KG: Winter Tenor came quickly upon the heels of the poems that became the first book. And they came very rapidly, within the span of a few months, often a few poems a day. They came so rapidly that I almost could not keep up… initially I thought that I would go back at some point and give them titles, but as I went on, I began to see the poems as being of a whole. And, I wanted the reader to be thrown into each poem without a buffer, as I was while writing them. Some of the poems in the first book were ten years old by the time the book was put together. So, I view Winter Tenor as a strange gift. It feels to me that when I wrote it I was writing beyond my capacities. Or maybe I was simply taking dictation from “the source,” as Jack Spicer alludes to in his lectures. Though I think he mentions Martians as being the source of poetry, which, well…. Spicer should’ve known that they gave up on poetry eons ago, and turned their attentions to perfecting the crop-circle.
GL: The poems of Winter Tenor are quietly haunted by violence—by the violence inherent in the slaughter and subjugation of animals, for example, though there is an almost cosmic violence that your poems call attention to as well. The speaker of the final poem in this volume asks: “Will you go as gently to the knives?” which made me look over my shoulder. The poem “Sudden shock of field-surge after rain” describes the “the blade [slicing] across the neck” of a Cheviot lamb. And the first and perhaps most mysterious poem in Winter Tenor ends with a mare bleeding onto the snow after a “punch” from her human keeper. Are you using the master/bondsman relationship between people and animals to think and speak about the nature of power and violence in human beings? Or are your depictions of and meditations on violence more locally confined to the way humans interact with animals and the natural world?
KG: The universe was created (so the theorists tell us) by one massive act of violence. Therefore, violence is an essential ingredient to existence. We cannot get away from it no matter how much we want to “give peace a chance.” I think the authors of the Old Testament understood this. Their God is not a warm and fuzzy god. Violence is as much the cosmic condition as it is the human condition. I believe that any relationship has undertones of violence, be it human/human, or the relationships of animal husbandry. Because I tend to believe that the interactions between a farmer and his animals are often more true and raw, more integral than relating to humans, the violence tends to be more visible, uncloaked, and yet, sometimes no less heartbreaking.
GL: Given the realities of melting glaciers and ice caps, species extinction, and the violent transformation of climate and landscape, I wonder what you make of the role of the pastoral in our current historical moment. How is the very notion of ‘the rustic’ changing right now, and how do those changes affect the way you write about rustic settings? Also: Is every pastoral poem now an elegy for the disappearance or transformation of the natural world, including the Massachusetts farmlands and Montana wilderness about which you so often write?
KG: Right now, in this country, there are more people living in urban areas than in rural areas… this is something new in the history of our nation, however, with the current and ongoing financial downturn we are in, I would not be surprised to see that new trend change as people return to self-sustaining methods of living—gardens, and so forth.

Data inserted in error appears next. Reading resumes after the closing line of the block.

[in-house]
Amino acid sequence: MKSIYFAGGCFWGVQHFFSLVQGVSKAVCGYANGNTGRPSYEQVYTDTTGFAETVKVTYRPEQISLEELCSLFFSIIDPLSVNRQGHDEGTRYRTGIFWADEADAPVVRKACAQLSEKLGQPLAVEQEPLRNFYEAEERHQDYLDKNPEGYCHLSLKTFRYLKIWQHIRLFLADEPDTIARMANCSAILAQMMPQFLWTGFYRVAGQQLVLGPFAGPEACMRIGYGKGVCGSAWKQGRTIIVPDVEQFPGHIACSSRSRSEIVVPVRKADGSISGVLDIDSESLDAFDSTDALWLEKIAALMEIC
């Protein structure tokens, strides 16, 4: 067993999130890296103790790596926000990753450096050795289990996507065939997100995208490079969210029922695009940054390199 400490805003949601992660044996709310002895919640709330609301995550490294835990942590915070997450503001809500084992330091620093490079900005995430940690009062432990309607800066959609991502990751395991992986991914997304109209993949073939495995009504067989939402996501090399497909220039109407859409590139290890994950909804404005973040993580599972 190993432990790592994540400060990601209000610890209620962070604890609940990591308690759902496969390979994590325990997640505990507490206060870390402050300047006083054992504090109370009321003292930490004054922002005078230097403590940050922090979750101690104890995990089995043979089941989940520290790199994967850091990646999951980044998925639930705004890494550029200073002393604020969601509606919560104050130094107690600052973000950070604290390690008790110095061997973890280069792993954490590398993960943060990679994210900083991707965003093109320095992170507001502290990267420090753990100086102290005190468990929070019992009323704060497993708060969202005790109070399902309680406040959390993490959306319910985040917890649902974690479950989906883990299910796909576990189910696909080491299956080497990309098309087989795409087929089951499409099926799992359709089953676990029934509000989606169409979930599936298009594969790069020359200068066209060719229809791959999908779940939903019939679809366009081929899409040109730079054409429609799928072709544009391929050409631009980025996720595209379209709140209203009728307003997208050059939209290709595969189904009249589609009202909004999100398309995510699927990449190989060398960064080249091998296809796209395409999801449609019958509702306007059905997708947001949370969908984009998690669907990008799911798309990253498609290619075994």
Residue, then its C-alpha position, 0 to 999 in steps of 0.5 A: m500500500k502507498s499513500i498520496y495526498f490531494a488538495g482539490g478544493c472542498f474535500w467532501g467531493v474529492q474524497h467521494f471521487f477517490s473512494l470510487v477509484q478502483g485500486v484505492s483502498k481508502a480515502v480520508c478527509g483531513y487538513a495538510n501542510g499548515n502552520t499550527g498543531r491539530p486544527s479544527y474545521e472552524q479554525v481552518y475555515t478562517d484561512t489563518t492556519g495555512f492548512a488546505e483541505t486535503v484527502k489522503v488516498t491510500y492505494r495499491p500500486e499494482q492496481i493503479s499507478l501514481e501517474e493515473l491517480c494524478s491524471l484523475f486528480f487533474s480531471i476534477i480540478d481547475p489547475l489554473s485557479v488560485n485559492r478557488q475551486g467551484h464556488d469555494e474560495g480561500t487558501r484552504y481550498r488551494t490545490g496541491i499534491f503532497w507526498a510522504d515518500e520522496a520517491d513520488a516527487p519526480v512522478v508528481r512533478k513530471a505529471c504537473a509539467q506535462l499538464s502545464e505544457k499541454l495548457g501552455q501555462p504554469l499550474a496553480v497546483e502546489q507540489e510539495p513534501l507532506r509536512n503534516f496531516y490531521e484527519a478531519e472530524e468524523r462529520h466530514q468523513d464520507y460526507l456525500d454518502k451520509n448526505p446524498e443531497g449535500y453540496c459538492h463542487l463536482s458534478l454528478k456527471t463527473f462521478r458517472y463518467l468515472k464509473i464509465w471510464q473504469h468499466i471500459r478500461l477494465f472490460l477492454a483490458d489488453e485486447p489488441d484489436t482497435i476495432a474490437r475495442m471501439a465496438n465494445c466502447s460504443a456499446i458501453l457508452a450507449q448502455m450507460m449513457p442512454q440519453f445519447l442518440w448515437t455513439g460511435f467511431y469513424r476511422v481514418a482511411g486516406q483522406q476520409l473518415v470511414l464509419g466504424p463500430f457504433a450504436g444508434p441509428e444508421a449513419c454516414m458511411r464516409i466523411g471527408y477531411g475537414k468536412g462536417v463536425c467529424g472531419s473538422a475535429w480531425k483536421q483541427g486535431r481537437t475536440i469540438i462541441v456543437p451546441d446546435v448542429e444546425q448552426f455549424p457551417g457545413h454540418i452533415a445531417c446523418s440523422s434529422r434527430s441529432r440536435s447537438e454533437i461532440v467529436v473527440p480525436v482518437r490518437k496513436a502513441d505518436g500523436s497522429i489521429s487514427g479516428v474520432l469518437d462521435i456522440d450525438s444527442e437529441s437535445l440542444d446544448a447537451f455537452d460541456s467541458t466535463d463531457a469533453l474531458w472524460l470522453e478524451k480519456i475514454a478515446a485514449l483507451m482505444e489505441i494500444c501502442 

In the places where I’ve lived mostly, the idea of the pastoral and the rustic are simply the ways in which people have to live their lives. When I mention to people in Boston that I do not and have not lived with a television or radio in my house, surely they think I’m odd. But in Montana, or in rural western Massachusetts I’m living pretty much just like everyone else. Which is to say impoverished. Where I grew up, only rich people have cable. Anyhow, I think we will see people living simpler lives out of necessity, because it is being realized that the current mode of existence is unsustainable, for humans and for the environment. As for poetry, I tend to believe, and always have, that every poem written is an elegy. Even if the poem is written in present tense, the thing that triggered the poem is no longer there, at least not in the condition that it was when it sparked a poem, whether it be a piece of conversation, a wheel-barrow, or a face in the crowd at the metro. Certainly, the only constant is change, pastoral or otherwise. Did you know that in Icelandic there are 300 words for weather? And Iceland has a population of 300,000. There are places where the mode of the pastoral is still vital and thriving.
GL: What’s wrong with contemporary poetry? What’s right with it?
KG: I don’t know if I could say that there’s anything “wrong” with contemporary poetry. There are aspects of the current literary world that I don’t engage in, simply because they don’t interest me, but I don’t think that should be the case for everyone. I do read very widely, and I admire the diversity of voices that are present at this point in time in American poetry. I hope it continues.
GL: So what’s new with Kevin Goodan these days? Working on a new book? An epic autobiographical poem about fighting fires, for example? I hope so. What’s the scoop? What’s cooking?
KG: Well, I just moved from the corner of 1st and Crackwhore in Lewiston to a five acre farm a few miles outside of Moscow, Idaho. So, I get to have my barns, my little house, my woodstove. And, it is grain season, so I am watching machinery tread the fields between storms. I love the way the air smells here this time of year, and the qualities of light that exist on the Palouse. And I love the fact that I don’t have any neighbors slashing my tires or trying to run me over because I had the balls to call the cops on them. But, those days are done. Things are quiet. I am enjoying the newly married life, and recently returned from the good old-fashioned honeymoon in Iceland. I do have a manuscript I am slowly, leisurely putting together. In high school, I worked in a slaughterhouse, so this seems to be the underpinning (thus far) of a majority of the work. But, that is always subject to change. And who knows, maybe the work will turn its eye directly toward fire fighting. We will have to see.